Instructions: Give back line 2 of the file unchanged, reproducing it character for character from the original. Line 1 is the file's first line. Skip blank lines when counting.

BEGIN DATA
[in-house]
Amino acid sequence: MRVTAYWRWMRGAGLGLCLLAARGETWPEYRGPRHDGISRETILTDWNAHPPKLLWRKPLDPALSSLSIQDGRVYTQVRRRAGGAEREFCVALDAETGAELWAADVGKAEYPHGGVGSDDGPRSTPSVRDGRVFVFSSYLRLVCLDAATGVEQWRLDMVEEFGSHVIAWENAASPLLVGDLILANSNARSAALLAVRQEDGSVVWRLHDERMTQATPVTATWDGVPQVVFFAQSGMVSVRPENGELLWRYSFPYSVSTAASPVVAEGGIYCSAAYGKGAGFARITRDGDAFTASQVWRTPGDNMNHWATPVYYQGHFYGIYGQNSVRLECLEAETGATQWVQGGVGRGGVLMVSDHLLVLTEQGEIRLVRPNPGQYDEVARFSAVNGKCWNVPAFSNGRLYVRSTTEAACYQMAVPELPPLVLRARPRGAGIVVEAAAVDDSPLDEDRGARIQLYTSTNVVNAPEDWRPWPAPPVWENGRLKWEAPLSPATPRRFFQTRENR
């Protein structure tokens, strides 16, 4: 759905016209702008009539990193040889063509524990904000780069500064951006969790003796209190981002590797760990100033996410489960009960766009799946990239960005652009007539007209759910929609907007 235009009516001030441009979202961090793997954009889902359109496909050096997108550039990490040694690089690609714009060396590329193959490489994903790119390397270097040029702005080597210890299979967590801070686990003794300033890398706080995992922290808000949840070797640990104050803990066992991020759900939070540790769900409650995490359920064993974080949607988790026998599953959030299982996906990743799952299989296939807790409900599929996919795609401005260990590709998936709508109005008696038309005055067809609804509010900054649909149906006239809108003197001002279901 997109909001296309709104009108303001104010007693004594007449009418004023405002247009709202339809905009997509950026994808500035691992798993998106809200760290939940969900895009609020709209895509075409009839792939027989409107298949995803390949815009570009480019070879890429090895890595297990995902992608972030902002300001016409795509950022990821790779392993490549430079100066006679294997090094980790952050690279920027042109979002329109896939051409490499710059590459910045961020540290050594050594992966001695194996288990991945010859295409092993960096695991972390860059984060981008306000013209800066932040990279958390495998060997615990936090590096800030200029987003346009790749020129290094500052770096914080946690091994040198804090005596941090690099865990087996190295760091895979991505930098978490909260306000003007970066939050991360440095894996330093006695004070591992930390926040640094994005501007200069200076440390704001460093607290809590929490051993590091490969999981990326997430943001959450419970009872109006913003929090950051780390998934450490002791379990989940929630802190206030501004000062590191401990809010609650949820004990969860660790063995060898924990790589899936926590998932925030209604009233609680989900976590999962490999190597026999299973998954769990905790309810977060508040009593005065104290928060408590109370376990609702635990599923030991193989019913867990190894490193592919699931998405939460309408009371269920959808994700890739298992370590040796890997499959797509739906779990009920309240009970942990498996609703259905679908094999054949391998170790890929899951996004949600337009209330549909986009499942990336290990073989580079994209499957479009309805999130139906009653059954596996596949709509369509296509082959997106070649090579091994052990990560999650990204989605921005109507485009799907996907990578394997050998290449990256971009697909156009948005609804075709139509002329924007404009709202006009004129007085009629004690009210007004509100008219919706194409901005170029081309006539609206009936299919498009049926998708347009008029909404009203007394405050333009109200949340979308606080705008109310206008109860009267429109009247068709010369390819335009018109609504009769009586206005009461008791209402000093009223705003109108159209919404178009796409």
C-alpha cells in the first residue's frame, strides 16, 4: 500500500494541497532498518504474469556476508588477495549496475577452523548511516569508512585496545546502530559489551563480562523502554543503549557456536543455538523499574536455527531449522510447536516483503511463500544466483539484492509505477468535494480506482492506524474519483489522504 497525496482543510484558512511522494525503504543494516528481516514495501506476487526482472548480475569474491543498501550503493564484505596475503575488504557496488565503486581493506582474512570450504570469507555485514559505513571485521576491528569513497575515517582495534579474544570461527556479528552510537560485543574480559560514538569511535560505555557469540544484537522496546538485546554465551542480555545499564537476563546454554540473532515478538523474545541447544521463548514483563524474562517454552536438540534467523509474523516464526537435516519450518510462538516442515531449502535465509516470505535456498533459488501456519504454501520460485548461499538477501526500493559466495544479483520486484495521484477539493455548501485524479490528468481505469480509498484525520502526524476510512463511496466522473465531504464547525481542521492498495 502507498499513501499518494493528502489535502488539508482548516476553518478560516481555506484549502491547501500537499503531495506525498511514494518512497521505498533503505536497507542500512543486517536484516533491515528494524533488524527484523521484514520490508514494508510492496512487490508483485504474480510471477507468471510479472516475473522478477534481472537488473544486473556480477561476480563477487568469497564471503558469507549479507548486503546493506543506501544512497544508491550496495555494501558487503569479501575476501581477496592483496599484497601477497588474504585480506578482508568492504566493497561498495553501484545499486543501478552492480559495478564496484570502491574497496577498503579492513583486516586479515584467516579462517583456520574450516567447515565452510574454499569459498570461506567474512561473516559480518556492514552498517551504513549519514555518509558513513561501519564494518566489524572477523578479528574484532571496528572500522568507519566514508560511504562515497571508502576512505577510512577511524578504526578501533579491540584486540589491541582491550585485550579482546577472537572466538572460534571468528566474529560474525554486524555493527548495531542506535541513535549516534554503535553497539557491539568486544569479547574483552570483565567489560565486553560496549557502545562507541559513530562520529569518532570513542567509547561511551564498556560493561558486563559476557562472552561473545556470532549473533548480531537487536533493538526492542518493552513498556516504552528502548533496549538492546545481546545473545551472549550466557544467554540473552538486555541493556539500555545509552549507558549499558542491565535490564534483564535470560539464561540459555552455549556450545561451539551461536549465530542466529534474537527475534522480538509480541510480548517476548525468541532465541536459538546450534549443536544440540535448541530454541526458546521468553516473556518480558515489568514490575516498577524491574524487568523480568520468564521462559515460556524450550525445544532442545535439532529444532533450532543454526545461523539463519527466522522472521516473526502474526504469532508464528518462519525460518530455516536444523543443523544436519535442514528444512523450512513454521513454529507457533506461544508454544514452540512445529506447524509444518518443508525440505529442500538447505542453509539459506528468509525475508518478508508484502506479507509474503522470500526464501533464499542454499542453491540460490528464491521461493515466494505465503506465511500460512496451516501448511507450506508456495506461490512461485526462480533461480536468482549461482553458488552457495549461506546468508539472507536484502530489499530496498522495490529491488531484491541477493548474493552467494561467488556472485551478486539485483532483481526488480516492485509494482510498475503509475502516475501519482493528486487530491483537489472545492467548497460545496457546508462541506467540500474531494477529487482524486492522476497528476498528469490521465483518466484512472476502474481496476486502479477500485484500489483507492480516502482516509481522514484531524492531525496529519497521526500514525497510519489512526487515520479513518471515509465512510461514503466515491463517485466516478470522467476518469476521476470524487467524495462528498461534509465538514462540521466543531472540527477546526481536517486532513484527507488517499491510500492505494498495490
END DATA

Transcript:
Amino acid sequence: MRVTAYWRWMRGAGLGLCLLAARGETWPEYRGPRHDGISRETILTDWNAHPPKLLWRKPLDPALSSLSIQDGRVYTQVRRRAGGAEREFCVALDAETGAELWAADVGKAEYPHGGVGSDDGPRSTPSVRDGRVFVFSSYLRLVCLDAATGVEQWRLDMVEEFGSHVIAWENAASPLLVGDLILANSNARSAALLAVRQEDGSVVWRLHDERMTQATPVTATWDGVPQVVFFAQSGMVSVRPENGELLWRYSFPYSVSTAASPVVAEGGIYCSAAYGKGAGFARITRDGDAFTASQVWRTPGDNMNHWATPVYYQGHFYGIYGQNSVRLECLEAETGATQWVQGGVGRGGVLMVSDHLLVLTEQGEIRLVRPNPGQYDEVARFSAVNGKCWNVPAFSNGRLYVRSTTEAACYQMAVPELPPLVLRARPRGAGIVVEAAAVDDSPLDEDRGARIQLYTSTNVVNAPEDWRPWPAPPVWENGRLKWEAPLSPATPRRFFQTRENR